"Schulz was a builder of a reality-asylum that was a marvelous 'intensification of the taste of the world'; Kafka was an inhabitant and propagator of a world of terror, an ascetic hermit awaiting a miracle of justice that never came. Schulz was a metaphysician garbed in all the wealth of color; Kafka was a mystic in a hair shirt of worldly denials. Schulz was a creator and ruler of compensatory Myth, Kafka was the Sisyphean seeker of the Absolute. Schulz, the lavish creator of mundane Olympians, produced a metaphysics of an animate reality, while Kafka became the bookkeeper of the all-enveloping Abyss."

Ficowski can occasionally be even more highflown than this, but what he says in his ornate, rhetorical fashion is certainly true of Schulz (the characterization of Kafka is debatable). He also points out that Jozefina Szelinska, not Schulz, translated The Trial into Polish: The writer simply let his then-fiance{acute}e "borrow" his better-known name.

Schulz spent most of his life in Drohobycz, so he relied on correspondence as a mode of creation as well as communication. In letters to writer Debora Vogel, he worked up the stories later collected in Cinnamon Shops. That book's critical success brought him the esteem of Witkiewicz and Witold Gombrowicz, among other notable Polish intellectuals. Schulz even composed a highly abstract article on the latter's famous novel Ferdydurke. But this timid, hunched-over introvert required long periods of quiet and time to create anything -- -while the need to support his relatives via his day job as a teacher kept him busy and exhausted. As a result, the later Sanatorium Under the Sign of the Hourglass consists mainly of stories written before those of Cinnamon Shops. No one knows for sure how much he completed of The Messiah.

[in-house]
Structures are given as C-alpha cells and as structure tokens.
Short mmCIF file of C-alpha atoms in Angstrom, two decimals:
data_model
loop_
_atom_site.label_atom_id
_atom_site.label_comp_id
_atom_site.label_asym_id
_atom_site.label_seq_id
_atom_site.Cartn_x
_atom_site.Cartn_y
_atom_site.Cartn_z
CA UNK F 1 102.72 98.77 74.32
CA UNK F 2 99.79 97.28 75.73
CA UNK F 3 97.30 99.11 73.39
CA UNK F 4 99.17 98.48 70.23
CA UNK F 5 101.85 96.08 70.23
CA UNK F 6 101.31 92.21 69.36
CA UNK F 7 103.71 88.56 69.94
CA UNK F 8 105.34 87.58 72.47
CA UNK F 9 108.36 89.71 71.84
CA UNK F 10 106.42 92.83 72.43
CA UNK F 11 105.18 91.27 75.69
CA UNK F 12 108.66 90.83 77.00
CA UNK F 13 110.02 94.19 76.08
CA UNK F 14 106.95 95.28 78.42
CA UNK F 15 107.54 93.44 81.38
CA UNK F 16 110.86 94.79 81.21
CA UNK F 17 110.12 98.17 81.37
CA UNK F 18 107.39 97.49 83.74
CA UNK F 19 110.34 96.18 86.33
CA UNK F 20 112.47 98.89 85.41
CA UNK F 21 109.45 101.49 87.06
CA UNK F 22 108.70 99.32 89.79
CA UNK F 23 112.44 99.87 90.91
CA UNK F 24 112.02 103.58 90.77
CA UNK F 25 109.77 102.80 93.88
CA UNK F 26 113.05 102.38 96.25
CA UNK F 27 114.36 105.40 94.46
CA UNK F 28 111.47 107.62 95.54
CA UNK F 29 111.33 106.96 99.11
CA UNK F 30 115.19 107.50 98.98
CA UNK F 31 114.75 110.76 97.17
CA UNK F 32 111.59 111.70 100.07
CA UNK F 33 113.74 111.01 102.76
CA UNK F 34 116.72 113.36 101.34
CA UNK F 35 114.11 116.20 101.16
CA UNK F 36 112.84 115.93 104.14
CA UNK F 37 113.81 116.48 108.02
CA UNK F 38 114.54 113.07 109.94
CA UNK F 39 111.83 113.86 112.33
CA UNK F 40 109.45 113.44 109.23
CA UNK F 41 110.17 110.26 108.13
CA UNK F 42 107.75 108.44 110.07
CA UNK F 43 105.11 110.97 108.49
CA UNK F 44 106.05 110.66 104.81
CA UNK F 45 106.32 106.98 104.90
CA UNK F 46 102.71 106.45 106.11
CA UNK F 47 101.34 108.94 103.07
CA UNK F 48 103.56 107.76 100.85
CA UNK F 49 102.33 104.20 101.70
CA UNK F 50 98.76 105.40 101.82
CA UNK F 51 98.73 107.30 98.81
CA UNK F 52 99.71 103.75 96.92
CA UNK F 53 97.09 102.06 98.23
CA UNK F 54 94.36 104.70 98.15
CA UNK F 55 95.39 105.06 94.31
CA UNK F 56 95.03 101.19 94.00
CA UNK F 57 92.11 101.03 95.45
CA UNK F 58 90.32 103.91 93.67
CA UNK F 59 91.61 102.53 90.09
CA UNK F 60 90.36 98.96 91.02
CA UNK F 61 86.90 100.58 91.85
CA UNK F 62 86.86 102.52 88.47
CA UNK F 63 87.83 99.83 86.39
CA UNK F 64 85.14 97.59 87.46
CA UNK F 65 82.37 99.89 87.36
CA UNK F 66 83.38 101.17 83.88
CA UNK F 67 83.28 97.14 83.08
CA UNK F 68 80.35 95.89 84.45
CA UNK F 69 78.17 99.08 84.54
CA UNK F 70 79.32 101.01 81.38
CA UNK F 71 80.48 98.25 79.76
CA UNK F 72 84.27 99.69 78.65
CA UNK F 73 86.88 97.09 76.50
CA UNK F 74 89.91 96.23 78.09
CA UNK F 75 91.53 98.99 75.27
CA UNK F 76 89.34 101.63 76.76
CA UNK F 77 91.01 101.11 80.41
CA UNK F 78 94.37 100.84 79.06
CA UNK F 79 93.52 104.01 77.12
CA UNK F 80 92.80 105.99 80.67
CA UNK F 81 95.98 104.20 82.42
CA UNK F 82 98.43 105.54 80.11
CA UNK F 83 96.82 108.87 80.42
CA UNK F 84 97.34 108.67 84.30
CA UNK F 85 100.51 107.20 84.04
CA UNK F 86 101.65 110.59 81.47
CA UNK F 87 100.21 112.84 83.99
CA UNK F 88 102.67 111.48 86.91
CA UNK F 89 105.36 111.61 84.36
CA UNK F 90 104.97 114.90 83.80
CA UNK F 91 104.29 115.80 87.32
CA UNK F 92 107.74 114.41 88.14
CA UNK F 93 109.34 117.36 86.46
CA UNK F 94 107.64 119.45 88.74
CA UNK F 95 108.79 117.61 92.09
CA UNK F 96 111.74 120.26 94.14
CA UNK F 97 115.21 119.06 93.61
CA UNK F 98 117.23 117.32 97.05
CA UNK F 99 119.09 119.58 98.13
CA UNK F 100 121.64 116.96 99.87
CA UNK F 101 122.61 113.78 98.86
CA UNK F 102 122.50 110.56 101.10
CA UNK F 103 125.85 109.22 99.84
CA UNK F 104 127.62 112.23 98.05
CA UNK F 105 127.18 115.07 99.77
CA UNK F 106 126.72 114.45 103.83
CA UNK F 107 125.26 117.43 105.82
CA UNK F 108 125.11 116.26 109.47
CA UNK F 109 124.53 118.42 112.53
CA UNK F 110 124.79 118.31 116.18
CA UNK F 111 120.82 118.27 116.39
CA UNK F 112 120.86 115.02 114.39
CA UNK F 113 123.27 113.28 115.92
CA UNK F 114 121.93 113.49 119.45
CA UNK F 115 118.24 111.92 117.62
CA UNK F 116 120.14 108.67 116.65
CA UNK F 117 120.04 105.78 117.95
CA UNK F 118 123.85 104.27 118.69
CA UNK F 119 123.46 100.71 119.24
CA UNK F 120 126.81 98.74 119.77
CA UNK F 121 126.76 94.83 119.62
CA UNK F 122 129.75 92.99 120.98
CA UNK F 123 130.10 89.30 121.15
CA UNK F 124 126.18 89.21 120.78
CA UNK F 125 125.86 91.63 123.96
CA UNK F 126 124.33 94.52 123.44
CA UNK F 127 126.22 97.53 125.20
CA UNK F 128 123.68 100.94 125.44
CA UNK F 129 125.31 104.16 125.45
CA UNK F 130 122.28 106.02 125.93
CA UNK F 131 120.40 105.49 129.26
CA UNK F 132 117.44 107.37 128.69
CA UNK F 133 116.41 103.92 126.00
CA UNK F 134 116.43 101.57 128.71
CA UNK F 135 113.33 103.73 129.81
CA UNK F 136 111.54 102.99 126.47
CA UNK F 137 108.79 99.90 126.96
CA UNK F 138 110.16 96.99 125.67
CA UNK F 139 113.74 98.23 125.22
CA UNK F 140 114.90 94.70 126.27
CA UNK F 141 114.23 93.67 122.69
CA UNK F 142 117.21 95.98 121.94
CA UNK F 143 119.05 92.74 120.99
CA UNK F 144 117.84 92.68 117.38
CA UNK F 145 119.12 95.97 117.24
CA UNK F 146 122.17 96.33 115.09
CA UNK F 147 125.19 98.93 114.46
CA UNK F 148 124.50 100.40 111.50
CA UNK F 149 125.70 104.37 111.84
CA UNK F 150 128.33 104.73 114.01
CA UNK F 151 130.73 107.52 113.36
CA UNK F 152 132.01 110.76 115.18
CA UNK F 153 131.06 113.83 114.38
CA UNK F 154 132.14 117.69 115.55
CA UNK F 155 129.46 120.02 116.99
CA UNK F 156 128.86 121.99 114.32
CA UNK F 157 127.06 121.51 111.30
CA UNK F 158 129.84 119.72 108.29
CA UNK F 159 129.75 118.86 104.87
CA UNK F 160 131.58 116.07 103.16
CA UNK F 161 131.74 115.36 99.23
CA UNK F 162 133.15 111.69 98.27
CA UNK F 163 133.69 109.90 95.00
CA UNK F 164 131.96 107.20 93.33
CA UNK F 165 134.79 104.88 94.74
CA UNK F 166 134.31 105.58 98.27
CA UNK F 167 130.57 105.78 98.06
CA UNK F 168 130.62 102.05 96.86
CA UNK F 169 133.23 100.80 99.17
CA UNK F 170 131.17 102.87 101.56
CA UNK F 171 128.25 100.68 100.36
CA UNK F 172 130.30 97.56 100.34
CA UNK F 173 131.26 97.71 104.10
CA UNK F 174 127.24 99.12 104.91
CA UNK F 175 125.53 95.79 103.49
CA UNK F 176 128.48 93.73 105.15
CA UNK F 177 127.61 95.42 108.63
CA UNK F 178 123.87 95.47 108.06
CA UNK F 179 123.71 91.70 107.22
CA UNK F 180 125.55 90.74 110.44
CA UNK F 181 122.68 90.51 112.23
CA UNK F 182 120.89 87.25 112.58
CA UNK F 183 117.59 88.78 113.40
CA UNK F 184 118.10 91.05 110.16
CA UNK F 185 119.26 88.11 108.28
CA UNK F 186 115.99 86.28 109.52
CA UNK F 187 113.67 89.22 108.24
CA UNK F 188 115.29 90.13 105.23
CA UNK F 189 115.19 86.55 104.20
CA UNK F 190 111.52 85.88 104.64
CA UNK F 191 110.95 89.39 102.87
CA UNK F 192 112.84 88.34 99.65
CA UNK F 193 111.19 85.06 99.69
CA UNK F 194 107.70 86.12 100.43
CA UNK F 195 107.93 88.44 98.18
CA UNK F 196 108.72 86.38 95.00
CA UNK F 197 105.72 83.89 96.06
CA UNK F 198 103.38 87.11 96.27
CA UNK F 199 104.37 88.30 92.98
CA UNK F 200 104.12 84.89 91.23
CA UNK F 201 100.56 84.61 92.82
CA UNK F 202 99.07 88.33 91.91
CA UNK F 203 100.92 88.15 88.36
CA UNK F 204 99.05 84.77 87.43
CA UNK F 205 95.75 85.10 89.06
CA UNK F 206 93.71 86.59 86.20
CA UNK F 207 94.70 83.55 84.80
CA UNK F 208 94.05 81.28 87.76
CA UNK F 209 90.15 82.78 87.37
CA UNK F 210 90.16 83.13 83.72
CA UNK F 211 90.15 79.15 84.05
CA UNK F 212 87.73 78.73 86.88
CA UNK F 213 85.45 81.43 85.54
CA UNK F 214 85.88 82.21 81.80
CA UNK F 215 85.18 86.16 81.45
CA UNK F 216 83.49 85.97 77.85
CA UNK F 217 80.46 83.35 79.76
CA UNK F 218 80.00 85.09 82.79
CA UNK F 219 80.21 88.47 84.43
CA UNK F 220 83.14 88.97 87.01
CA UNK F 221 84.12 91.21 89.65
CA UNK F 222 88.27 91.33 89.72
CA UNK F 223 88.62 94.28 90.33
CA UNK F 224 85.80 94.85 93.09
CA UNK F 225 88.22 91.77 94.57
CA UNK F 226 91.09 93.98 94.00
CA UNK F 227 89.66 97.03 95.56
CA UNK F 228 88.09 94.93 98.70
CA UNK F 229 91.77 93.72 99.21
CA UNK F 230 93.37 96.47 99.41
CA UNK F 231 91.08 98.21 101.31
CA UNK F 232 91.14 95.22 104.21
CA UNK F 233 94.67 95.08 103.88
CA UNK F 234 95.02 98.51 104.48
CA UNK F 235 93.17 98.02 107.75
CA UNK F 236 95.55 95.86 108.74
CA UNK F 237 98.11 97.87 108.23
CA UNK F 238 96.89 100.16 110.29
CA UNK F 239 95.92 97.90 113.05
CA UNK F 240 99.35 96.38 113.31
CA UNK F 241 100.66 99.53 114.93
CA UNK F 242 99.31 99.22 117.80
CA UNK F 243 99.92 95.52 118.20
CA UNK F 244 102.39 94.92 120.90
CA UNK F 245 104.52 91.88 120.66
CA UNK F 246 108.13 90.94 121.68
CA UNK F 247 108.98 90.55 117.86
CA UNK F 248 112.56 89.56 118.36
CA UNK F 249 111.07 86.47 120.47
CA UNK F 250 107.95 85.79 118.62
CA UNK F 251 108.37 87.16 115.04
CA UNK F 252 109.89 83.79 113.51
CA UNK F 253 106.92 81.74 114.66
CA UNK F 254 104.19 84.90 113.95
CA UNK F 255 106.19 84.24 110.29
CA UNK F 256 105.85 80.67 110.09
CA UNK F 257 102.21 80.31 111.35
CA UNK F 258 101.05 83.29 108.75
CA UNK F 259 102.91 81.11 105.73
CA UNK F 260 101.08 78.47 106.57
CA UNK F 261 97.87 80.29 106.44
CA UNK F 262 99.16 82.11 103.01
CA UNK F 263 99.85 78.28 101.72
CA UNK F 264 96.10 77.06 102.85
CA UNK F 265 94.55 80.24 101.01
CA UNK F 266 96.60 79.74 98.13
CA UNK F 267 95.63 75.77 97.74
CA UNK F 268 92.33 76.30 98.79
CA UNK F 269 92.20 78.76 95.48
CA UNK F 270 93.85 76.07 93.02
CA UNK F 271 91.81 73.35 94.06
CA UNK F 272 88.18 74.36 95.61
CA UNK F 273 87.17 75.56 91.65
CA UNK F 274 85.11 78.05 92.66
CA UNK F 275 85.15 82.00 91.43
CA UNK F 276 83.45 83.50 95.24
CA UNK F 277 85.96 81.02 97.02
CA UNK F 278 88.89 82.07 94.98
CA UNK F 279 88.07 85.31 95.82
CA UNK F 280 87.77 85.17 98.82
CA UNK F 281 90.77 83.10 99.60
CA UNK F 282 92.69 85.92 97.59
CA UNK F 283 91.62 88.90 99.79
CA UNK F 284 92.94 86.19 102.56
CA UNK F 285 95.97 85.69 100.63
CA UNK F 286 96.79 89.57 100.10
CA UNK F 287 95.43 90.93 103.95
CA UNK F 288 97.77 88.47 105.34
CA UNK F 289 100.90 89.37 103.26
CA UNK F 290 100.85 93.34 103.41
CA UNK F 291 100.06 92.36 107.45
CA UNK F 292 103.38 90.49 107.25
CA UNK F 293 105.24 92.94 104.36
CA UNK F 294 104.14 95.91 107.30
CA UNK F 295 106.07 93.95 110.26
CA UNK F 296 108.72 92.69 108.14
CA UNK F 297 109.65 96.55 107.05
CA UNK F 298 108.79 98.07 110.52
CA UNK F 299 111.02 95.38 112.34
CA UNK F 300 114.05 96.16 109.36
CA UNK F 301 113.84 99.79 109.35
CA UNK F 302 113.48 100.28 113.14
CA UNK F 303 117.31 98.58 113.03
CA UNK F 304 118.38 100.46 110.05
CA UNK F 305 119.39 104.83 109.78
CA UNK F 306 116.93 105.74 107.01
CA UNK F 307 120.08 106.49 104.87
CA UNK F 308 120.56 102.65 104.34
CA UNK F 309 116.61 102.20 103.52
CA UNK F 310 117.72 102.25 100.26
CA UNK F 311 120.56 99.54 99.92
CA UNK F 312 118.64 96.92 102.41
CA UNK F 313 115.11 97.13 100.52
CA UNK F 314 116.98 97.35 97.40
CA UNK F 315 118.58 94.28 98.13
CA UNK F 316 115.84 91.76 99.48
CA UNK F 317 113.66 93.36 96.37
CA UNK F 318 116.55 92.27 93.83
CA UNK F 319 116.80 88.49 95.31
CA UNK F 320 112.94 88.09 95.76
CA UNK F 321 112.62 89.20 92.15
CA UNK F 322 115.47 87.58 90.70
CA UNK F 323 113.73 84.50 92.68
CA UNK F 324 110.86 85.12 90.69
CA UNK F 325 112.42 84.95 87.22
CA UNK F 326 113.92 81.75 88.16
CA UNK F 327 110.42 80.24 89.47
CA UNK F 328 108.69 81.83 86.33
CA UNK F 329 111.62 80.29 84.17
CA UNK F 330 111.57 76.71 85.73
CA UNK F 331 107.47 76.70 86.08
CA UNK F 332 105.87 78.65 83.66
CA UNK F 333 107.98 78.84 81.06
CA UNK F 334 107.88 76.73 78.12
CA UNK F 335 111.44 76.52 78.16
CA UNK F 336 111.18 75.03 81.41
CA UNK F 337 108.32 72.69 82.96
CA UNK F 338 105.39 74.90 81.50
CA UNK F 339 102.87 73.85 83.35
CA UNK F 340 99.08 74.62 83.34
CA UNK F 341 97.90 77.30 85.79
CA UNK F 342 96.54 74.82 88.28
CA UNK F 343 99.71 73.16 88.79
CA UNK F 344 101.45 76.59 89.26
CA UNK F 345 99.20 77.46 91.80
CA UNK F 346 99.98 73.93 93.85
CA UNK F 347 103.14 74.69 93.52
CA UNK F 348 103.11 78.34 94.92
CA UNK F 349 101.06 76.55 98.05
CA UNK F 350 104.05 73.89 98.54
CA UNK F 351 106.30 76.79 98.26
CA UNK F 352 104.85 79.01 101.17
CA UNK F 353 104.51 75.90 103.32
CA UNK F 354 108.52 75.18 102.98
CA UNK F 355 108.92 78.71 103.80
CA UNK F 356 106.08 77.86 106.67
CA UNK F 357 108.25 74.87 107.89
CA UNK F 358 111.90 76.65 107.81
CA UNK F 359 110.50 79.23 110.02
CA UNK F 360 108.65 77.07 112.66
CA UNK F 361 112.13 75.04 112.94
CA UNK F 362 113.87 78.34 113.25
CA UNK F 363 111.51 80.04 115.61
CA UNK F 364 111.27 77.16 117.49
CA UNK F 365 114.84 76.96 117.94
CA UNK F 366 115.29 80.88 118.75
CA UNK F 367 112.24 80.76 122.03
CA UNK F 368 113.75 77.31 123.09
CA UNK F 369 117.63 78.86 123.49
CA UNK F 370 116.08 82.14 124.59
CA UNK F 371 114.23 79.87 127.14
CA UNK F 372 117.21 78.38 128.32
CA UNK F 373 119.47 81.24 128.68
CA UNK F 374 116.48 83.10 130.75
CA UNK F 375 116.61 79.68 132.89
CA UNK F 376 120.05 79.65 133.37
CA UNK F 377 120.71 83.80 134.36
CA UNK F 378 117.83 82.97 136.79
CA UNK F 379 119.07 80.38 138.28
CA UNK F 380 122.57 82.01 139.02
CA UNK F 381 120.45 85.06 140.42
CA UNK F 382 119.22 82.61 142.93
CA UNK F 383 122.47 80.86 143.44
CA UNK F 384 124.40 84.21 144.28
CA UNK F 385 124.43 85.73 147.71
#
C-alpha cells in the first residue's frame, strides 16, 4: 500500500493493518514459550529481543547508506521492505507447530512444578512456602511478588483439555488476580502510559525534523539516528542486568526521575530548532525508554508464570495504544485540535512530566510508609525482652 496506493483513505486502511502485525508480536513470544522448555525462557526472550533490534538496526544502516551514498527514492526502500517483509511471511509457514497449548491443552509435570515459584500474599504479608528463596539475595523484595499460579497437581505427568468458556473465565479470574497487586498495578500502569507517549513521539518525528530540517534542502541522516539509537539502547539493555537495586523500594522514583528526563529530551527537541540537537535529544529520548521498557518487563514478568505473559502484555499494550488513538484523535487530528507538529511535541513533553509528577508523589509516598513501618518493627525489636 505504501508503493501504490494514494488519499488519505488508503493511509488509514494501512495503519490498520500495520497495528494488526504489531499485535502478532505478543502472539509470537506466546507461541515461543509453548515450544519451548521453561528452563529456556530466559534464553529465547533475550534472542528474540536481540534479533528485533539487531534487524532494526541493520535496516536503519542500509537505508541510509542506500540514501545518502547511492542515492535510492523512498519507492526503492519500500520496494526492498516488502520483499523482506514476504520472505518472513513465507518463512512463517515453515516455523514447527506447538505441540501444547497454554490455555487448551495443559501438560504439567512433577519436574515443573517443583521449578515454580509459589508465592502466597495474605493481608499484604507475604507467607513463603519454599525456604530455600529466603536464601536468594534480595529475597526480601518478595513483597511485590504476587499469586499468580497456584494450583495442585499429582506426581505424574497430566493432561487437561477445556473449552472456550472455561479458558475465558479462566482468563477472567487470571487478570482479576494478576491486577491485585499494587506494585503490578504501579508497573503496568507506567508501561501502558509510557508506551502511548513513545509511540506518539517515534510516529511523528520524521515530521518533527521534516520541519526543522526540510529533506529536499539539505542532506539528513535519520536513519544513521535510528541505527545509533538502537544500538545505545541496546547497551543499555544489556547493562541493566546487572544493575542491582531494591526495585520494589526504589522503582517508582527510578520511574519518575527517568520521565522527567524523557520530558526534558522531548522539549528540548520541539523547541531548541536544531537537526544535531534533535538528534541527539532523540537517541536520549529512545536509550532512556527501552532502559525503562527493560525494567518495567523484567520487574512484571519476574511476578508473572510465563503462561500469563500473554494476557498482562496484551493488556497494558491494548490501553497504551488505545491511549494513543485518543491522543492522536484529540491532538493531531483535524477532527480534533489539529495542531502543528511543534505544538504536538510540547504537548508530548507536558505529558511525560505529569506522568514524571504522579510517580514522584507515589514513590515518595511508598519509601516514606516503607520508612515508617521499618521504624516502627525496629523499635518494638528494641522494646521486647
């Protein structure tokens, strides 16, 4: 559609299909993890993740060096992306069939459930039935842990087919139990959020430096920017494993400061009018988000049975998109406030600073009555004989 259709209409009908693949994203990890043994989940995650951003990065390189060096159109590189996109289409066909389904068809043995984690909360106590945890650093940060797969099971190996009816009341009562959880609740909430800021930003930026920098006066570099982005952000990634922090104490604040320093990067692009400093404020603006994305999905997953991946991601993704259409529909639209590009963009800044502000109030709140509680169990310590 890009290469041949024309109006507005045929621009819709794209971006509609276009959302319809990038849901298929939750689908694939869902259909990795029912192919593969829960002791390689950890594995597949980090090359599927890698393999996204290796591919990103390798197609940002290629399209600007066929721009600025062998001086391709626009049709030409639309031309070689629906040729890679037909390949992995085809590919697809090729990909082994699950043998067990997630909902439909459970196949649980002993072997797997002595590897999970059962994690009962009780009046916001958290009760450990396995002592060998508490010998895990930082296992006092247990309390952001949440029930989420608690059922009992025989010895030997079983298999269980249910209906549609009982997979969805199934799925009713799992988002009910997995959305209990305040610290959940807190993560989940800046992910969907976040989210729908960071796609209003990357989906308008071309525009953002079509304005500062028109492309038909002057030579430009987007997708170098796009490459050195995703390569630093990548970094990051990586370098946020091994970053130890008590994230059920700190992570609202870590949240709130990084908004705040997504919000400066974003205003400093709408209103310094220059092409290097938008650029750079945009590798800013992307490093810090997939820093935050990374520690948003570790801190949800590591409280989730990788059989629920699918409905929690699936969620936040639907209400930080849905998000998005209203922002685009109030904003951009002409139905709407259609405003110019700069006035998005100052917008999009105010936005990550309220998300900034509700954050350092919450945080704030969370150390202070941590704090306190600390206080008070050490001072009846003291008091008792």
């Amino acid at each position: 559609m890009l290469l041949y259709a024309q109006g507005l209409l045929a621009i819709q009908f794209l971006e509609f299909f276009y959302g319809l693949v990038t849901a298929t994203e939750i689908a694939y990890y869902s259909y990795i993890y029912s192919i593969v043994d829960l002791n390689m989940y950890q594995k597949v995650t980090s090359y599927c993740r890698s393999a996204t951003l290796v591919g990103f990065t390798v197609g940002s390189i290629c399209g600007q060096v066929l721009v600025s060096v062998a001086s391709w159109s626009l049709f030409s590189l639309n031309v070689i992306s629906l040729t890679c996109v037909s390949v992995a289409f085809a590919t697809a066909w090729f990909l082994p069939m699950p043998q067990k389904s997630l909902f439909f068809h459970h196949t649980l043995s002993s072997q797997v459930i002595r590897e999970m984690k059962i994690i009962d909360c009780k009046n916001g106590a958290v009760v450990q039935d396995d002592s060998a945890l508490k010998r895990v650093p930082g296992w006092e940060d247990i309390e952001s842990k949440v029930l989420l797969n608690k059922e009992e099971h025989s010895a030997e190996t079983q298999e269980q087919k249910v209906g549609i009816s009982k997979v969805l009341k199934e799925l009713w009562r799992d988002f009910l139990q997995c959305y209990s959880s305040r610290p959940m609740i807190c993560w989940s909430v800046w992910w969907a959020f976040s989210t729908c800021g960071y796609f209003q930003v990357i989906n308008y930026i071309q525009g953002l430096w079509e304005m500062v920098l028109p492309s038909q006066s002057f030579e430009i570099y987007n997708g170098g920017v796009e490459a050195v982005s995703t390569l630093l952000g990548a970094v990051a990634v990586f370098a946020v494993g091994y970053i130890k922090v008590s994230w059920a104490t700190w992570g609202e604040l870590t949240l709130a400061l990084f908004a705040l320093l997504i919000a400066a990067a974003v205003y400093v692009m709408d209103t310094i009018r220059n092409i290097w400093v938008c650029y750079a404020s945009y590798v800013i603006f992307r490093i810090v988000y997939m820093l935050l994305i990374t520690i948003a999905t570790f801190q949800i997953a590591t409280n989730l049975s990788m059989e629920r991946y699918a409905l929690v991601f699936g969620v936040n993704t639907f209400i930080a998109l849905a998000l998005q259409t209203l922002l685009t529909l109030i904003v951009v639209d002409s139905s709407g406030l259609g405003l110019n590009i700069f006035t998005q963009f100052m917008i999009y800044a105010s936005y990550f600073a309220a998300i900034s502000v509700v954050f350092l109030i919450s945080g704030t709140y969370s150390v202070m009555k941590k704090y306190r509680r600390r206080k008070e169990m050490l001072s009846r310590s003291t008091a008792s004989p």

Once the Nazis invaded Poland, Schulz found himself interned, then pressed into service as an artist by a local Nazi commandant named Landau, who enjoyed shooting people from his bedroom window. Increasingly frail, Schulz finally decided to escape from Drohobycz with false papers -- but a few hours before his departure, the local Nazis went on a rampage in reaction to a potshot at one of their own. Hundreds of Polish Jews were killed. A rival to Landau stalked Schulz, then shot him twice in the head, purely to spite the other Nazi.

None of Bruno Schulz's stories is about the Holocaust. Philip Roth once wrote that "Schulz could barely identify himself with reality, let alone with the Jews." And yet his pages are often elegiac and despairing, as if he had glimpsed the future horrors; the grayish dead dwell among the fanatical and the grotesque. But he leavens the horror with those lovely descriptions (of nature, of the dog Nimrod, of shop windows) and a self-mocking, deadpan humor -- "One day my brother, on his return from school, brought the improbable and yet true news of the imminent end of the world" -- and teasing hints at still hidden mysteries: "Every night I attend extremely important meetings at the Wax Figures Exhibition, meetings that must remain secret for the time being."

Were it not for the nearly 50 years of research and effort by Jerzy Ficowski, Bruno Schulz might well have been forgotten. Now he is unforgettable, though his imaginings remain elusive, tentative and, as Ficowski writes, "too big and magnificent to be contained in mere facts. They are merely trying to occur, they are checking whether the ground of reality can carry them. And they quickly withdraw, fearing to lose their integrity in the frailty of realization." *

Michael Dirda's email address is dirdam@washpost com. His online chats about books take place on Thursdays at 2 p.m. on

Bruno Schulz, ca. 1936